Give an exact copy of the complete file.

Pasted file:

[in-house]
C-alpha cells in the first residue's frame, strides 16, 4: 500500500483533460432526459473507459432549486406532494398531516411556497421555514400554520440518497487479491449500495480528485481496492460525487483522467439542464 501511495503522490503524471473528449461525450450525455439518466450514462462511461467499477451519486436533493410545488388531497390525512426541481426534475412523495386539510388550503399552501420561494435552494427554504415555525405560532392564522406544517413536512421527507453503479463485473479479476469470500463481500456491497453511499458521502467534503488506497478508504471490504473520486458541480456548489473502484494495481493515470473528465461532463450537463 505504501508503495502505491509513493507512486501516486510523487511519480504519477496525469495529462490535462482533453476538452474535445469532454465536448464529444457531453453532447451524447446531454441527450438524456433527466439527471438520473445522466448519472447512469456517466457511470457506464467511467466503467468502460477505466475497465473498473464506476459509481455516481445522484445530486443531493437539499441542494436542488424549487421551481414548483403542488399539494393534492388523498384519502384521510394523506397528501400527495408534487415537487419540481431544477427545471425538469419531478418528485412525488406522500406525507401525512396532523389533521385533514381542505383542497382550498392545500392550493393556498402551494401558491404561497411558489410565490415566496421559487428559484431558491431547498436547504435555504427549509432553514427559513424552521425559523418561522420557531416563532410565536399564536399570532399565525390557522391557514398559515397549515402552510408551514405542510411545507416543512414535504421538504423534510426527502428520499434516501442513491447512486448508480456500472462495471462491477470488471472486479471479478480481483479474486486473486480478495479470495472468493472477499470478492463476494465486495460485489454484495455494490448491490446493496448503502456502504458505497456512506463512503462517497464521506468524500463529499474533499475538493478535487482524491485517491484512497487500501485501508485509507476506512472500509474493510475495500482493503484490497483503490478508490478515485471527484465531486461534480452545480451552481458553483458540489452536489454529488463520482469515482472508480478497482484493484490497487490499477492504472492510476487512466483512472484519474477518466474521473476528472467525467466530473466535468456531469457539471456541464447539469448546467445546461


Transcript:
[in-house]
C-alpha cells in the first residue's frame, strides 16, 4: 500500500483533460432526459473507459432549486406532494398531516411556497421555514400554520440518497487479491449500495480528485481496492460525487483522467439542464 501511495503522490503524471473528449461525450450525455439518466450514462462511461467499477451519486436533493410545488388531497390525512426541481426534475412523495386539510388550503399552501420561494435552494427554504415555525405560532392564522406544517413536512421527507453503479463485473479479476469470500463481500456491497453511499458521502467534503488506497478508504471490504473520486458541480456548489473502484494495481493515470473528465461532463450537463 505504501508503495502505491509513493507512486501516486510523487511519480504519477496525469495529462490535462482533453476538452474535445469532454465536448464529444457531453453532447451524447446531454441527450438524456433527466439527471438520473445522466448519472447512469456517466457511470457506464467511467466503467468502460477505466475497465473498473464506476459509481455516481445522484445530486443531493437539499441542494436542488424549487421551481414548483403542488399539494393534492388523498384519502384521510394523506397528501400527495408534487415537487419540481431544477427545471425538469419531478418528485412525488406522500406525507401525512396532523389533521385533514381542505383542497382550498392545500392550493393556498402551494401558491404561497411558489410565490415566496421559487428559484431558491431547498436547504435555504427549509432553514427559513424552521425559523418561522420557531416563532410565536399564536399570532399565525390557522391557514398559515397549515402552510408551514405542510411545507416543512414535504421538504423534510426527502428520499434516501442513491447512486448508480456500472462495471462491477470488471472486479471479478480481483479474486486473486480478495479470495472468493472477499470478492463476494465486495460485489454484495455494490448491490446493496448503502456502504458505497456512506463512503462517497464521506468524500463529499474533499475538493478535487482524491485517491484512497487500501485501508485509507476506512472500509474493510475495500482493503484490497483503490478508490478515485471527484465531486461534480452545480451552481458553483458540489452536489454529488463520482469515482472508480478497482484493484490497487490499477492504472492510476487512466483512472484519474477518466474521473476528472467525467466530473466535468456531469457539471456541464447539469448546467445546461